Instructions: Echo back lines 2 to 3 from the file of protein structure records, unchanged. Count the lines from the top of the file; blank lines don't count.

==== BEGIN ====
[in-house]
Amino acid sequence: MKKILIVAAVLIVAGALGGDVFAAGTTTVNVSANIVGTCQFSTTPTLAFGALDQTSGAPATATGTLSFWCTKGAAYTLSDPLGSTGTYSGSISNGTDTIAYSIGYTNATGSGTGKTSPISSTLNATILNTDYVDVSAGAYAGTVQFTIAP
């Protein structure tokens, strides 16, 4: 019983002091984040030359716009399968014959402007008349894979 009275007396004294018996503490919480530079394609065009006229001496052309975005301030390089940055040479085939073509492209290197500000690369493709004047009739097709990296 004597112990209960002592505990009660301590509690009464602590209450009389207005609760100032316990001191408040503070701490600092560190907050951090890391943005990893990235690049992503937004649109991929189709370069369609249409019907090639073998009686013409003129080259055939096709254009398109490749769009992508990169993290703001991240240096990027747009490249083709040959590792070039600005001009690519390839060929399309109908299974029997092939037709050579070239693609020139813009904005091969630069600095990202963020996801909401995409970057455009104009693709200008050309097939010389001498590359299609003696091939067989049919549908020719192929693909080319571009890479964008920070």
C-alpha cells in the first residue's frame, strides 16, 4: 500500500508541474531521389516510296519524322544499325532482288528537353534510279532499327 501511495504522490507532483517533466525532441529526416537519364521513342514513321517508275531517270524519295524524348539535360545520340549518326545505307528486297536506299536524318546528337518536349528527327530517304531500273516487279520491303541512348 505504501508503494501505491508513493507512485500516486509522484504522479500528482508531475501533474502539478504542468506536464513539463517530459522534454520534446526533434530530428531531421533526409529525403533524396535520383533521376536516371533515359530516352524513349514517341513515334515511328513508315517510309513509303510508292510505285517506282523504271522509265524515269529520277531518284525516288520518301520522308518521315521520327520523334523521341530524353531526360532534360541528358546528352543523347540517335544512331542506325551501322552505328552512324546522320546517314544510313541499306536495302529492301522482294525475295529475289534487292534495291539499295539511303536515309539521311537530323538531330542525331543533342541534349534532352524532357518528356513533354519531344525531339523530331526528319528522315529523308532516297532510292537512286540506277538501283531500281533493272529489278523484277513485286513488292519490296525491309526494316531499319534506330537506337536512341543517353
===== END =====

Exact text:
Amino acid sequence: MKKILIVAAVLIVAGALGGDVFAAGTTTVNVSANIVGTCQFSTTPTLAFGALDQTSGAPATATGTLSFWCTKGAAYTLSDPLGSTGTYSGSISNGTDTIAYSIGYTNATGSGTGKTSPISSTLNATILNTDYVDVSAGAYAGTVQFTIAP
């Protein structure tokens, strides 16, 4: 019983002091984040030359716009399968014959402007008349894979 009275007396004294018996503490919480530079394609065009006229001496052309975005301030390089940055040479085939073509492209290197500000690369493709004047009739097709990296 004597112990209960002592505990009660301590509690009464602590209450009389207005609760100032316990001191408040503070701490600092560190907050951090890391943005990893990235690049992503937004649109991929189709370069369609249409019907090639073998009686013409003129080259055939096709254009398109490749769009992508990169993290703001991240240096990027747009490249083709040959590792070039600005001009690519390839060929399309109908299974029997092939037709050579070239693609020139813009904005091969630069600095990202963020996801909401995409970057455009104009693709200008050309097939010389001498590359299609003696091939067989049919549908020719192929693909080319571009890479964008920070």